Is natural gas the key to unlocking SA’s move to renewable power?
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AS South Africa stands on the precipice of transitioning to a renewable future and a future without load shedding, the nation’s government has selected new projects to meet the country’s urgent energy needs.
The transition from coal and oil – which provides almost 90% of the country’s power – to a cleaner energy source is necessary to reach South Africa’s environmental goals.
In South Africa’s new energy roadmap submitted last year, the government has set an ambitious goal of reaching zero carbon emissions by 2050, aiming to cut their reliance on coal by half in the next 10 years.
In order to achieve that mission and manage the nation’s worsening electricity crisis, energy experts across the globe point to natural gas as the best choice to do both.
Most of the developed world has recently moved to natural gas as the foundation for their renewable power aspirations – giving it a reputation as a clean “transitionary fuel” to meet global renewable energy goals. In a report issued in 2019, the UN Economic Commission for Europe endorsed natural gas as the “obvious option” for the “reduction of the carbon footprint of energy production in the shortest possible time” because it “produces less carbon”.
Natural gas accounts for more than 23% of global primary energy demand and nearly a quarter of electricity generation across the world. The UN report also identified natural gas, and specifically liquid natural gas, as the most flexible source for baseload fuel for 24/7 consumption for countries’ energy grids, responsive to both seasonal and short-term fluctuations of energy.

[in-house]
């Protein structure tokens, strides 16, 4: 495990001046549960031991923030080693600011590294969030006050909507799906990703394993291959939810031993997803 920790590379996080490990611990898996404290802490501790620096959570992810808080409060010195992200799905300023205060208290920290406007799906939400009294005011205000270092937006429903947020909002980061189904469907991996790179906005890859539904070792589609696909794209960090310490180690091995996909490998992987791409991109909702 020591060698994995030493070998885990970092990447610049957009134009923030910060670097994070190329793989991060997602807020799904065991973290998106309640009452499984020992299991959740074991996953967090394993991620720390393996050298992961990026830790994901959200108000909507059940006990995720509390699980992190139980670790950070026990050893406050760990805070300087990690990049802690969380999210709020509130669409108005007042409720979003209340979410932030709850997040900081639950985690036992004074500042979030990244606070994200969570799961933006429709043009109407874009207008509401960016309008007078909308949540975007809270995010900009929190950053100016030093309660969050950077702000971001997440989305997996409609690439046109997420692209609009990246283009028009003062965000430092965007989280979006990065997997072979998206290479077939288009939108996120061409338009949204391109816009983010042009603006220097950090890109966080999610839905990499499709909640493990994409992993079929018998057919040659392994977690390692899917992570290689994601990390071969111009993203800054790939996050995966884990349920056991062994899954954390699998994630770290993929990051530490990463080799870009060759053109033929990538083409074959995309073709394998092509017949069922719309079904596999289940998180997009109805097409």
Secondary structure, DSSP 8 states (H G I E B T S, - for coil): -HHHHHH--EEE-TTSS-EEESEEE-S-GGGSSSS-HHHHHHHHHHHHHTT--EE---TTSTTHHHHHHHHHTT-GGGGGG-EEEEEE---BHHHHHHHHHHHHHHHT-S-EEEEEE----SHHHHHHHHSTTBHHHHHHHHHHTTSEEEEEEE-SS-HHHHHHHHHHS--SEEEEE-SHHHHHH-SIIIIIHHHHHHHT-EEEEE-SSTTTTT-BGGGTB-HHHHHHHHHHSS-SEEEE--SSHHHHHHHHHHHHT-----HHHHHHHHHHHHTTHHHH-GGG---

The concept of using natural gas as a transition fuel in South Africa is not new.
For years, experts have identified natural gas as a necessary ingredient for the country’s energy future.
In 2014, South African energy expert Chris Yelland wrote that the nation, “needs to facilitate further independent (natural gas) power producers and facilitate the private sector in building further gas transmission and distribution for imported natural gas.”
The predictions are coming to fruition, as South Africa is poised to embrace natural gas as a transition fuel.
Following the open tender for new electricity generation, government selected four liquefied-natural-gas to power projects, by Mulilo Total and Karpowership SA, which will generate more than 1.4 GW of power, as well as additional allocation of 428 MW containing substantial investments in solar and wind projects.
In the meantime, power utility Eskom has estimated that without additional capacity, the shortfall in electricity will be between 4 000 and 6000MW over the next five years, leading to even more frequent load shedding.